It is further contemplated that ledge 62 may be in various shapes to form the sides or a raised surface of the cup/container 52. For example, the ledge may be a squared-off corner as shown in
Another problem created by the use of traditional or lenticular in mold labels is ostensibly an aesthetic problem, but it ultimately also increases the cost of production. When containers are formed using the injection mold process, the resin sometimes drags part of the ink from the edge cuts 34 and 36 with it as it flows past the edge of a label 24. This results in ink streaks in the unlabeled portions of container 22 that are distal to the injection site. The resin used is often white, particularly for food product containers, and the label ink is often another color. Even though the resulting containers are structurally sound and the coloration is harmless, food packagers typically reject containers with visible streaks. Thus, because a significant portion of the end product of each run is of an aesthetic quality that is unacceptable to most customers the use of traditional or lenticular labels creates waste and increases the cost of production.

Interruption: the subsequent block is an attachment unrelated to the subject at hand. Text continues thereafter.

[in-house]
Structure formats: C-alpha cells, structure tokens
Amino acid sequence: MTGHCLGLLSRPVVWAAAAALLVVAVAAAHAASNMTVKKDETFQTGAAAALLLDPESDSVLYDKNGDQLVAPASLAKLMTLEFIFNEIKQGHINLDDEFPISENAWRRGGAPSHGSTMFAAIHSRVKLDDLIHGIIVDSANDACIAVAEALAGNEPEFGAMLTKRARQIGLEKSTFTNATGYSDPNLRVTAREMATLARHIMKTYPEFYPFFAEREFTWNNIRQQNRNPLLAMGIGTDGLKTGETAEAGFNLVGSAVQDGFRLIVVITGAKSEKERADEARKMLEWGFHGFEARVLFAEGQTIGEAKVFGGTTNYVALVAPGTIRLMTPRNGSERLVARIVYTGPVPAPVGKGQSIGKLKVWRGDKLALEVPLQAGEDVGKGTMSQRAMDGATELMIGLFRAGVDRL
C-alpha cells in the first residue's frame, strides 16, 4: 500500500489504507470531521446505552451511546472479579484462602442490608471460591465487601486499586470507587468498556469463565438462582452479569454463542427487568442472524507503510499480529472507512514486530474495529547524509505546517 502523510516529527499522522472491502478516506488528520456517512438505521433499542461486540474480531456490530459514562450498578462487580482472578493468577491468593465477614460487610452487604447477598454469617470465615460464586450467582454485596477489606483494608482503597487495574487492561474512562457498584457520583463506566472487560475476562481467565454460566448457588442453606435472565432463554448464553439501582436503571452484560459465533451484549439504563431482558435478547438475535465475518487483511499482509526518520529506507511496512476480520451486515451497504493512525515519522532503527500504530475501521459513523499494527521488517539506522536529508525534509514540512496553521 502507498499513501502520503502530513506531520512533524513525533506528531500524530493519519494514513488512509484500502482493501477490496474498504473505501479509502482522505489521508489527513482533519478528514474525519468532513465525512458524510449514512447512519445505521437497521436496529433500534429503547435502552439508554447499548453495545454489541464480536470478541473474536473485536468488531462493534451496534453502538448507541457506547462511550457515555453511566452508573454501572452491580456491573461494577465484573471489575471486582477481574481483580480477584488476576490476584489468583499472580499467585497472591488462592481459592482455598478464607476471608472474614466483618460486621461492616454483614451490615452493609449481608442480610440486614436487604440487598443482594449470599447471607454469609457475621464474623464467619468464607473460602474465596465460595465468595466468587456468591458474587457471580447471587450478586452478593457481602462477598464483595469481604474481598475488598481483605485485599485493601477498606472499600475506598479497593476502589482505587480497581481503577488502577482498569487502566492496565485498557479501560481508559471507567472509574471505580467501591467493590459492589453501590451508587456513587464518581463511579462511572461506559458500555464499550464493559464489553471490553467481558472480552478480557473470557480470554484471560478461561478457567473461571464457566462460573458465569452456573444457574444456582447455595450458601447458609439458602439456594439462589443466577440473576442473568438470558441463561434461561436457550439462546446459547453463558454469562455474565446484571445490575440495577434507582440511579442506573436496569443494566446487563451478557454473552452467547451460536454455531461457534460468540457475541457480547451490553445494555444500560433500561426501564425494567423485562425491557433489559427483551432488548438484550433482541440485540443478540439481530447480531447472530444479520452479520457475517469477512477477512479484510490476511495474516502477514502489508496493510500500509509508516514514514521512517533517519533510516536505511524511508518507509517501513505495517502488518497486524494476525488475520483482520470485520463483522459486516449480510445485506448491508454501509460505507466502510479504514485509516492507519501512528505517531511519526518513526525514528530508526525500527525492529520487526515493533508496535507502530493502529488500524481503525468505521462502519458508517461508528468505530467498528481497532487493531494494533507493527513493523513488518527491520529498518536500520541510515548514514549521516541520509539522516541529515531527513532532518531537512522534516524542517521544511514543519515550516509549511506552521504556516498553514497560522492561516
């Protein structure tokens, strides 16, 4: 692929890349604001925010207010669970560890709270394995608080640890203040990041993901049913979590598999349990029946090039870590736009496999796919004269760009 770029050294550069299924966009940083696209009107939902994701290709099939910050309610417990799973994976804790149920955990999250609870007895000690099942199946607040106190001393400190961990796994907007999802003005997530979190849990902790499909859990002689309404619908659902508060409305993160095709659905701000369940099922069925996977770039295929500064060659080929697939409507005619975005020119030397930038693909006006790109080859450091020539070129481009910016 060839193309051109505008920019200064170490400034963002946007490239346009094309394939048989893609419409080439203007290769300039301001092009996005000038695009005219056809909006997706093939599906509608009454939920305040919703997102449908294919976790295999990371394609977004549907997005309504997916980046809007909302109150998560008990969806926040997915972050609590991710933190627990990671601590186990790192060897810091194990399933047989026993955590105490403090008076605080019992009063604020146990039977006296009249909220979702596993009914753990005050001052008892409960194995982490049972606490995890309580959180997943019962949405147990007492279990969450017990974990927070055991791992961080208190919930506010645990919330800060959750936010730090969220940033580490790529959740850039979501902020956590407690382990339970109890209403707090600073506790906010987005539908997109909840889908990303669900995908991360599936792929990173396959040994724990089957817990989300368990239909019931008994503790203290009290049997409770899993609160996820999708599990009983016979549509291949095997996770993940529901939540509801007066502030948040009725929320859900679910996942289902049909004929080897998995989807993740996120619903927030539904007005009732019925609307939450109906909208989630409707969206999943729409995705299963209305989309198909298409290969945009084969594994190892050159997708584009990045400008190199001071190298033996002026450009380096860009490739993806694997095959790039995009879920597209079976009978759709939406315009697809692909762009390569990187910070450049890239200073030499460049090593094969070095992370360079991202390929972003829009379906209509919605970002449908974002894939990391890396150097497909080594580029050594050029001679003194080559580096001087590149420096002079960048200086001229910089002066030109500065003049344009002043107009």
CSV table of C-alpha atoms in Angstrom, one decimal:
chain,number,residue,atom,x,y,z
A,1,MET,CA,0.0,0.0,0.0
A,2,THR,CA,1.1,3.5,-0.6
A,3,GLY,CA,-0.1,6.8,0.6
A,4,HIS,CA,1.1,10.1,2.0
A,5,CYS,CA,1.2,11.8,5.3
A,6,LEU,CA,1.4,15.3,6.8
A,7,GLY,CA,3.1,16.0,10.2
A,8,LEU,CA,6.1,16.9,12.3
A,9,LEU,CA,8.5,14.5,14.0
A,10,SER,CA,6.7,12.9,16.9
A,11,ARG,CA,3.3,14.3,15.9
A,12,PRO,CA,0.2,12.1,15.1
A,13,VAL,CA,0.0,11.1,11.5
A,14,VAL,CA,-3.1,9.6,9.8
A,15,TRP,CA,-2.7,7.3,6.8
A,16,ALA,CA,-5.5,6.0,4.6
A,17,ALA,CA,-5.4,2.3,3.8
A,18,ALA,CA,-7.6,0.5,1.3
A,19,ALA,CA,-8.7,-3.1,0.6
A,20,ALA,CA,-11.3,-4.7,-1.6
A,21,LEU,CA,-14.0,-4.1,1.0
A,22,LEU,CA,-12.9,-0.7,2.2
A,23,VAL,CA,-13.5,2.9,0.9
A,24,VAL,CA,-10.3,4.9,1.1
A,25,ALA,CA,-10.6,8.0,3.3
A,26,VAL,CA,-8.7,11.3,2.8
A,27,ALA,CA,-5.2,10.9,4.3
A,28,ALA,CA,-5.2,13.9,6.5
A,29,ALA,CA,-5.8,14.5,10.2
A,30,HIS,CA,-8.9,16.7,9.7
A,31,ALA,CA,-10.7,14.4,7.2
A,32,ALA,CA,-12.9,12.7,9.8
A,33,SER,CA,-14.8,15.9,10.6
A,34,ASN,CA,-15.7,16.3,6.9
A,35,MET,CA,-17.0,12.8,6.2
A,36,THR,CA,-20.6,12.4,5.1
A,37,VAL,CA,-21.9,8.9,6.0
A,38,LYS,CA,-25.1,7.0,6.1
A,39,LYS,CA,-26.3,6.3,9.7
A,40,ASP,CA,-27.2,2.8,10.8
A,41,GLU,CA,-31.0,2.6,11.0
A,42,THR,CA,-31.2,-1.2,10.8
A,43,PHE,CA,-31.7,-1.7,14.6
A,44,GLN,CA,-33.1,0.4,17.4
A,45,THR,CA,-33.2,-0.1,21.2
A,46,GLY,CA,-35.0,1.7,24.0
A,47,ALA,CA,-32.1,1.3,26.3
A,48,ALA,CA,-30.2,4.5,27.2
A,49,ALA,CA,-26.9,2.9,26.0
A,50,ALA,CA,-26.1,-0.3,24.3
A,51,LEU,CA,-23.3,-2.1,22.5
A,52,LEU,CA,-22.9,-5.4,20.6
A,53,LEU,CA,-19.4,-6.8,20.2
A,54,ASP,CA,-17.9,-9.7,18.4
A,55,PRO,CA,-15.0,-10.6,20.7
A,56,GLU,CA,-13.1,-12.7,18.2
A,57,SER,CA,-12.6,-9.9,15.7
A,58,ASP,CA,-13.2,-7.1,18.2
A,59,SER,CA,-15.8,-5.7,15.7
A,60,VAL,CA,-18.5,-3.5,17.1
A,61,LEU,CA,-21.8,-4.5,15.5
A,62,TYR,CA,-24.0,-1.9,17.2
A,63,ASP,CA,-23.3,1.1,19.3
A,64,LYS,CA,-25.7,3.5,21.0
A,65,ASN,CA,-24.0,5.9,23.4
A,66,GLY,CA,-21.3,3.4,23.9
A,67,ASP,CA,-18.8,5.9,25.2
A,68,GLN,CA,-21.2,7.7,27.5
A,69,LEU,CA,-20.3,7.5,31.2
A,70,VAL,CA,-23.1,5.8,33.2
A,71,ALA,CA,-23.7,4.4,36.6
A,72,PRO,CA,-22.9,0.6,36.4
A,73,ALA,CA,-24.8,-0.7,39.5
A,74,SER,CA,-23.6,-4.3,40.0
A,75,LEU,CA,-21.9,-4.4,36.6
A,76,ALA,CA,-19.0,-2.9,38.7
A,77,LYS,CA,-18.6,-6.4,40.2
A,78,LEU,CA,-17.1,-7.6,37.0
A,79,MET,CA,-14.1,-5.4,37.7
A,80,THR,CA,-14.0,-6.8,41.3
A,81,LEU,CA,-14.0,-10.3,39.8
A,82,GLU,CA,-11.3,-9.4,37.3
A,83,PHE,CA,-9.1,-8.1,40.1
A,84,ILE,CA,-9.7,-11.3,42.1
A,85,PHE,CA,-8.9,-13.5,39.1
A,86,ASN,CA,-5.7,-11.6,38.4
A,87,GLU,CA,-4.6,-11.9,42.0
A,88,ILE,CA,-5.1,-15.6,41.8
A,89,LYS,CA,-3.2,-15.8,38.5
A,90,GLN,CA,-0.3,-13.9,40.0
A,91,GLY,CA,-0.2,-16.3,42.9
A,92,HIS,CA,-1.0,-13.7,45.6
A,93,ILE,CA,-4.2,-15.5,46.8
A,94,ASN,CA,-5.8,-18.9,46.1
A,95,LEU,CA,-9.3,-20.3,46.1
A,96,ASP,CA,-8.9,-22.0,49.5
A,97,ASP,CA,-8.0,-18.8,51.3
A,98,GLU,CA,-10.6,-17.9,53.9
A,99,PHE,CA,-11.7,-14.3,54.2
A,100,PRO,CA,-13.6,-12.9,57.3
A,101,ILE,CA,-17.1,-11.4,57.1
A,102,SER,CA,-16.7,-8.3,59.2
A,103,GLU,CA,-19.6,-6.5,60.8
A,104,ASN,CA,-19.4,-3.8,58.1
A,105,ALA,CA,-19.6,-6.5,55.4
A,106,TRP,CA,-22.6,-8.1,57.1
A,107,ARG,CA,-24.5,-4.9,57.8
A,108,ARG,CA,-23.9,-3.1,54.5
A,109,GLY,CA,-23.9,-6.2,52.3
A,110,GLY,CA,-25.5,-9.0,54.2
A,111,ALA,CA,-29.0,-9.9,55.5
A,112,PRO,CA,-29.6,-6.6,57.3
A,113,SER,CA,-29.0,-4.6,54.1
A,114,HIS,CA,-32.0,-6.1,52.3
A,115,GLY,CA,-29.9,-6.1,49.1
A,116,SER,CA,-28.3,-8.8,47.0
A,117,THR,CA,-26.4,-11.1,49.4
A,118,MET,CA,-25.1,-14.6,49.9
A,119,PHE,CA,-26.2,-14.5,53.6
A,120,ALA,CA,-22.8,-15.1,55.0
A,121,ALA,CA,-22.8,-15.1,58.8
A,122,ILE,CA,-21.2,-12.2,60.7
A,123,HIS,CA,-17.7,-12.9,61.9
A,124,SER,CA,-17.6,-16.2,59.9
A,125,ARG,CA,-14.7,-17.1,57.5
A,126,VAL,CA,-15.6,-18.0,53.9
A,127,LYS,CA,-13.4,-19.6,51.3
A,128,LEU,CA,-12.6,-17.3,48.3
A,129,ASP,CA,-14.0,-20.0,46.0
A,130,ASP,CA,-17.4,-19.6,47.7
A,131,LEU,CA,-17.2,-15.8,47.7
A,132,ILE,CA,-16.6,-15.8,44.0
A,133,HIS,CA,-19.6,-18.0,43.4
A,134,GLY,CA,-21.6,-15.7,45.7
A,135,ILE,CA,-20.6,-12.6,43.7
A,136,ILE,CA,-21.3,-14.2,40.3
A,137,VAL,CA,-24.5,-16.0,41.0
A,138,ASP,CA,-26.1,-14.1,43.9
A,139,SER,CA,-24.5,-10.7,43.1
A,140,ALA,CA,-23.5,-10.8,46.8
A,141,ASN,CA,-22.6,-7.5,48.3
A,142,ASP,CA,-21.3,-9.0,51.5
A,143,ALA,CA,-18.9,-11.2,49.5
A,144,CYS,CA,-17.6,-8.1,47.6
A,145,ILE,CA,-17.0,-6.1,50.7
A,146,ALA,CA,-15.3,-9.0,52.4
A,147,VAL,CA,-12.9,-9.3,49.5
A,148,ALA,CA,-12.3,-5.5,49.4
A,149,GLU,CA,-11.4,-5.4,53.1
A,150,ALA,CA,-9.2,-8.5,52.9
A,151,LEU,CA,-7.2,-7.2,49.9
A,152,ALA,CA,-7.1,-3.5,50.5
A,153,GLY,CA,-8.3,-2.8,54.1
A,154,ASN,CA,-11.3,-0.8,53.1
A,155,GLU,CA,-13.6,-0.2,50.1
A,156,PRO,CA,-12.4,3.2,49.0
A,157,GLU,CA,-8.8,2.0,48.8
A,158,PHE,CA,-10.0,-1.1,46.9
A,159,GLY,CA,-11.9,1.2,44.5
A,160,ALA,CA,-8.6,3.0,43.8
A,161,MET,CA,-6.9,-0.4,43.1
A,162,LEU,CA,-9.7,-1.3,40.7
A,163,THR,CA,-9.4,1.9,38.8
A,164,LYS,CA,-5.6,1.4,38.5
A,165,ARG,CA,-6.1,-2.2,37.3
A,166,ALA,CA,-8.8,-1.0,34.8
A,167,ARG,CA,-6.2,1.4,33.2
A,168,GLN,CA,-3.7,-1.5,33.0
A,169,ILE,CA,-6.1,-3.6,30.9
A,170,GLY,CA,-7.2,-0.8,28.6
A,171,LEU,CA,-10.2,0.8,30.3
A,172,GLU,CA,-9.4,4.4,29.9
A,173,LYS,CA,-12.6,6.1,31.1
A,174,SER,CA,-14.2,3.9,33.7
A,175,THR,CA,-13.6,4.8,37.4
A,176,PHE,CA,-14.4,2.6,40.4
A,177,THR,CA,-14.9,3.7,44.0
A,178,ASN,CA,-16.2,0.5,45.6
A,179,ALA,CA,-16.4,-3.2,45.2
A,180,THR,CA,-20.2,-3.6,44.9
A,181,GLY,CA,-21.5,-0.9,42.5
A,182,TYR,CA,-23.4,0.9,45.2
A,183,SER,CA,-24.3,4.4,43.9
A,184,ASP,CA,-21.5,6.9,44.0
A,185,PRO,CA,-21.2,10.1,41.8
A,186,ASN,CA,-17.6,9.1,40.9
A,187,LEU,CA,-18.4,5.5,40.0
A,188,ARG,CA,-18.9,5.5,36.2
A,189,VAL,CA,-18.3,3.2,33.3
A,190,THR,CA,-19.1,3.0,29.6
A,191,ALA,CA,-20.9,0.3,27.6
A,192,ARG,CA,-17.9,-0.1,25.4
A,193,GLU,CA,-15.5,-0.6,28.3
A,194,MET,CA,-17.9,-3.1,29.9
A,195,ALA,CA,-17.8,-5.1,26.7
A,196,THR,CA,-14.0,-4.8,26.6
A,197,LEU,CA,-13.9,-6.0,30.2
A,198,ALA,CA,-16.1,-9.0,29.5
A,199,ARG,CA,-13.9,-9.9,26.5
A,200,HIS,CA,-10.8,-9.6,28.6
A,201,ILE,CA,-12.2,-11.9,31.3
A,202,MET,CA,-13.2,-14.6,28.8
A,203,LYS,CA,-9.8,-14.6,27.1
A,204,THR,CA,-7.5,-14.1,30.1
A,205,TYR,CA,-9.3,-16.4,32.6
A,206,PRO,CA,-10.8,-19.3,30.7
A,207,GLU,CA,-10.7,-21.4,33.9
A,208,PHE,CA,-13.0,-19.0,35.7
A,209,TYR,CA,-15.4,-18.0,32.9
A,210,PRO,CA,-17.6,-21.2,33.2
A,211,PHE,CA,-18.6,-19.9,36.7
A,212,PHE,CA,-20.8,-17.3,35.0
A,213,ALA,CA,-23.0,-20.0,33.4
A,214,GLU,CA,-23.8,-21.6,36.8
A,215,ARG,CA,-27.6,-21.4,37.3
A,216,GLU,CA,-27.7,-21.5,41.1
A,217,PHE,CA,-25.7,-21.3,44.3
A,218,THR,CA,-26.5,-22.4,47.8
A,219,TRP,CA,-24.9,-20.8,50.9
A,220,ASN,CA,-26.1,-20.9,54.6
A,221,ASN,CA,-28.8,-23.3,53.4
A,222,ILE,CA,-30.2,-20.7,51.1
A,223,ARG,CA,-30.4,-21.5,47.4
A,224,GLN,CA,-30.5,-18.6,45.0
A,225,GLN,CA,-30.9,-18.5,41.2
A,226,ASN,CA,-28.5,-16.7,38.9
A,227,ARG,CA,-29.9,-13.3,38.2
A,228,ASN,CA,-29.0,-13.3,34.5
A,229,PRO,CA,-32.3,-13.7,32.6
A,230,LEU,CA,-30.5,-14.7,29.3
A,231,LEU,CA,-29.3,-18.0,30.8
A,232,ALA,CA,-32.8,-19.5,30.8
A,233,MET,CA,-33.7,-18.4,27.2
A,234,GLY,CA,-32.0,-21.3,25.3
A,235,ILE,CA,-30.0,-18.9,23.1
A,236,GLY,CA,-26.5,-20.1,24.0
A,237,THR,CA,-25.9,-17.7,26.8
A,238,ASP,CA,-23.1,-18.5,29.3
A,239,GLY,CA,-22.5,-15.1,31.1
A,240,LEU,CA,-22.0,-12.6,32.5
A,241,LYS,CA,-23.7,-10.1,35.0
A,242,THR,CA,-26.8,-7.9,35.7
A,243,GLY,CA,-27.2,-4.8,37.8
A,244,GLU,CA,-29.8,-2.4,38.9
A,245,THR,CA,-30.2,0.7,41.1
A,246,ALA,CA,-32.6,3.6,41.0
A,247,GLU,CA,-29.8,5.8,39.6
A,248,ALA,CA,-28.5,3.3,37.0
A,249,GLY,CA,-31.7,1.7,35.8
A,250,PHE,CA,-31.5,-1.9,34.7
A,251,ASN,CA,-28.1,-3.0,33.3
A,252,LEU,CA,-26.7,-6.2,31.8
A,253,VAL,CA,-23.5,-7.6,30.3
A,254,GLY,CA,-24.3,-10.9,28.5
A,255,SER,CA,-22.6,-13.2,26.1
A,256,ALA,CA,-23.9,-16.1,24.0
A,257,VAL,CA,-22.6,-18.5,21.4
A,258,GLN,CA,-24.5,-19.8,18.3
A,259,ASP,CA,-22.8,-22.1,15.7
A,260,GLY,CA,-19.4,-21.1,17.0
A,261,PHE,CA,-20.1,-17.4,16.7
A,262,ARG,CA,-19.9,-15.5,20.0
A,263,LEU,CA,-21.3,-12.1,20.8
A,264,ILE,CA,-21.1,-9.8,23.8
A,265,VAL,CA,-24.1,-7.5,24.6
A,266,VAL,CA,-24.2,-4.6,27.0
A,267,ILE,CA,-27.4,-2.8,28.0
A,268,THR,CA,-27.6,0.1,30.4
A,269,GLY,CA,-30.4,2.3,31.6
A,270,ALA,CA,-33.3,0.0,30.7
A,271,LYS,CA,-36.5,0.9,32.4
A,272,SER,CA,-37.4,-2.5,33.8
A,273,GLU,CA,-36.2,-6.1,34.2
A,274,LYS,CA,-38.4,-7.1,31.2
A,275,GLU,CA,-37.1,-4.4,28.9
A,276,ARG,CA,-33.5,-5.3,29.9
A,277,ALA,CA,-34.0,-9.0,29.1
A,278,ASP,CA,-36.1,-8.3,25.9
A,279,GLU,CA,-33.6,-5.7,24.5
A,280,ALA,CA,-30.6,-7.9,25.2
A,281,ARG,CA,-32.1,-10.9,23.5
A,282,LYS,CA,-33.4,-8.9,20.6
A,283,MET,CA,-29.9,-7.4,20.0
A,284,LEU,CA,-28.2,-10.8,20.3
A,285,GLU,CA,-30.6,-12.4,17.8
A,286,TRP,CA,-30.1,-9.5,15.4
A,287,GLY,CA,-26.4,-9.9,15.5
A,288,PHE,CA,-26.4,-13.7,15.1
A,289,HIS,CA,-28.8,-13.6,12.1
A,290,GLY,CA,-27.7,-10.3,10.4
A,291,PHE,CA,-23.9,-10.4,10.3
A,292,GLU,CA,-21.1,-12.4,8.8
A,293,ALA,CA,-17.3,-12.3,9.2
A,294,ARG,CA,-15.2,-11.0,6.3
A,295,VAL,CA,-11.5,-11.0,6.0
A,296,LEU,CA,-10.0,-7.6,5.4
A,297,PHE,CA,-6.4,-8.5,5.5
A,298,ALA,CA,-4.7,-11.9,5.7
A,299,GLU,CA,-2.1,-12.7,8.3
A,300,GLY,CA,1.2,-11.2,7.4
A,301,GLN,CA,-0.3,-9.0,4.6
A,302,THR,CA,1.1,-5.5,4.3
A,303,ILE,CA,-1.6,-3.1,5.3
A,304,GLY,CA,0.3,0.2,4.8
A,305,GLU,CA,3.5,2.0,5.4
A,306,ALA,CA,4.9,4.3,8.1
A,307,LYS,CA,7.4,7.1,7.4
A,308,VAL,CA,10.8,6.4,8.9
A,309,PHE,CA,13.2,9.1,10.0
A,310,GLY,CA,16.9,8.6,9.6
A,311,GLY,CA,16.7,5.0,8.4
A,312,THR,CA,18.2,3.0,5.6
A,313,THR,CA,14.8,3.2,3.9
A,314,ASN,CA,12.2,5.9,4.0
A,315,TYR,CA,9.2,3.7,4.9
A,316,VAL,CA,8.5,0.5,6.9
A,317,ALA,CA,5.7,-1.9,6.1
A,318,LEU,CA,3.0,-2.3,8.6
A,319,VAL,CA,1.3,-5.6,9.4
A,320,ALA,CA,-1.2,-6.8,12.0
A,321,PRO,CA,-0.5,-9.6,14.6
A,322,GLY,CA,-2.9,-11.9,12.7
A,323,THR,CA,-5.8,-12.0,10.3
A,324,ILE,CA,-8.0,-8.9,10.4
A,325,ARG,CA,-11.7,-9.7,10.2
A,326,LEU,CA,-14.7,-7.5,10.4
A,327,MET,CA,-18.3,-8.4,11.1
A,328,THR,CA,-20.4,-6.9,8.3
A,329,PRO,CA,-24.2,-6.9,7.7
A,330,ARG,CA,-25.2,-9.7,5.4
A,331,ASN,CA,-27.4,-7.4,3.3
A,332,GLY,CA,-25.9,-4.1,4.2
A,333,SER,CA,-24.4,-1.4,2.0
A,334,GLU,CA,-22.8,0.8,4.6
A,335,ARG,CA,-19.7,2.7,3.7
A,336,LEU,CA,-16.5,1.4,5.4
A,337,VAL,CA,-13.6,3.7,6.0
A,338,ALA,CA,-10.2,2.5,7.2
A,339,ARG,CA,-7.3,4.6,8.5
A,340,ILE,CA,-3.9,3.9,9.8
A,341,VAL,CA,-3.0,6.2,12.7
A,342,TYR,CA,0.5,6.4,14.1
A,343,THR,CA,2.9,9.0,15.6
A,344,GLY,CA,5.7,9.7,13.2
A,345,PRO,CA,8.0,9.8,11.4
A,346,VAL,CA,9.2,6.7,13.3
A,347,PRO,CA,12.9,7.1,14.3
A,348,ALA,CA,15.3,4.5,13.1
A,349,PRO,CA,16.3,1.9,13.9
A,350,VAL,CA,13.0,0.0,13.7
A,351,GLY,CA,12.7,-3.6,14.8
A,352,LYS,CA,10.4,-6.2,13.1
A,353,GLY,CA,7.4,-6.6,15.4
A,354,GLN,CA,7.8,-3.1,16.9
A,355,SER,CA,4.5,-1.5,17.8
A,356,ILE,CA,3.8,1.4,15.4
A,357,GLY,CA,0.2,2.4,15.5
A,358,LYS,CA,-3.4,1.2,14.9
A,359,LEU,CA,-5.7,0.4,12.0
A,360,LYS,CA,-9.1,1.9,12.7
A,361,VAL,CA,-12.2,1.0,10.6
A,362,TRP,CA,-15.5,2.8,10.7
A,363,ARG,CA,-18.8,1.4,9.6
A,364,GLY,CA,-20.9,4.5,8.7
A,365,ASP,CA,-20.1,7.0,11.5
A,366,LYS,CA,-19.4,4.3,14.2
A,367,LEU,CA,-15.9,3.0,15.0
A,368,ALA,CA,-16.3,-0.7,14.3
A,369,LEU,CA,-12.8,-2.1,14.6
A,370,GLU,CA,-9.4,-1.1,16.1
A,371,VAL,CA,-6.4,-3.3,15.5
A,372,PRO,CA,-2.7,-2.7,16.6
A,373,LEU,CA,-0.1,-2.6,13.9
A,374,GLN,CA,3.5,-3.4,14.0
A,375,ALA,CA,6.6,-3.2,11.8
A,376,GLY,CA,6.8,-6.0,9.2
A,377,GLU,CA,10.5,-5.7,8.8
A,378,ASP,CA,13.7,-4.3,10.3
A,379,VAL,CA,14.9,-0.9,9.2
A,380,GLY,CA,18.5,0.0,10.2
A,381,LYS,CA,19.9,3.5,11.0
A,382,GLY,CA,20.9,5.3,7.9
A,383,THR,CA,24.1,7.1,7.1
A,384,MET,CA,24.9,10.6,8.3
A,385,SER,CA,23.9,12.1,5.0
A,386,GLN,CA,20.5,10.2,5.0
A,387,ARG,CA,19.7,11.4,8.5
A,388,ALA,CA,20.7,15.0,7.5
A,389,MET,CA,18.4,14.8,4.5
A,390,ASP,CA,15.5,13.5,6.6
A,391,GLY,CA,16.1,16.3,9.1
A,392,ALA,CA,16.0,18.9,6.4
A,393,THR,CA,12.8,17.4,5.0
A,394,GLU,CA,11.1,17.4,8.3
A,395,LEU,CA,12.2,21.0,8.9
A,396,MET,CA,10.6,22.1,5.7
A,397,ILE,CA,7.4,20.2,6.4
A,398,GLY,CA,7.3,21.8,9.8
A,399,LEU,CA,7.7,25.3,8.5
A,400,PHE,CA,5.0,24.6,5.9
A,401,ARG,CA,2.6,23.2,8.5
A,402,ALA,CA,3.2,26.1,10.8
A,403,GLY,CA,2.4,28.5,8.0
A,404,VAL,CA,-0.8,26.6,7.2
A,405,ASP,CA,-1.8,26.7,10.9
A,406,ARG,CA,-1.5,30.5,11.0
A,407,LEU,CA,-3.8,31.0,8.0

This problem is resolved by placing the edge cuts 34 and 36 in registration areas 30 and 32 which contain ink that matches the resin used to manufacturer a container 22. Any ink that is dragged into the unlabeled area will not be visible because it the same color as the resin into which it has been dragged. As a result, using a label with registration areas 30 and 32 which contain ink that matches the resin of the container 22 will reduce manufacturing waste, further reducing manufacturing costs. Exemplary labels using a registration areas 30 and 32 containing ink that matches the resin may be wrapped around as illustrated in the exemplary embodiments represented in
Ink streaks are significantly less likely in containers produced using blow molding technology, because the resin expands into the mold cavity, rather than moving parallel to the walls of the cavity as it does in an injection mold. This creates less drag against the edge cuts 34 and 36 of any in mold label, reducing the likelihood of ink being dragged from the edge cut 34 and 36 into the resin. In some instances, however, it may be desirable to further reduce the possibility of streaking. In such circumstances, using a label with registration areas 30 and 32 containing ink of the same color as the background resin maybe desirable for products made using blow mold technology.
As illustrated in
As shown in
Molded containers typically have covers or lids to permit access to the interior and enclose the products stored therein.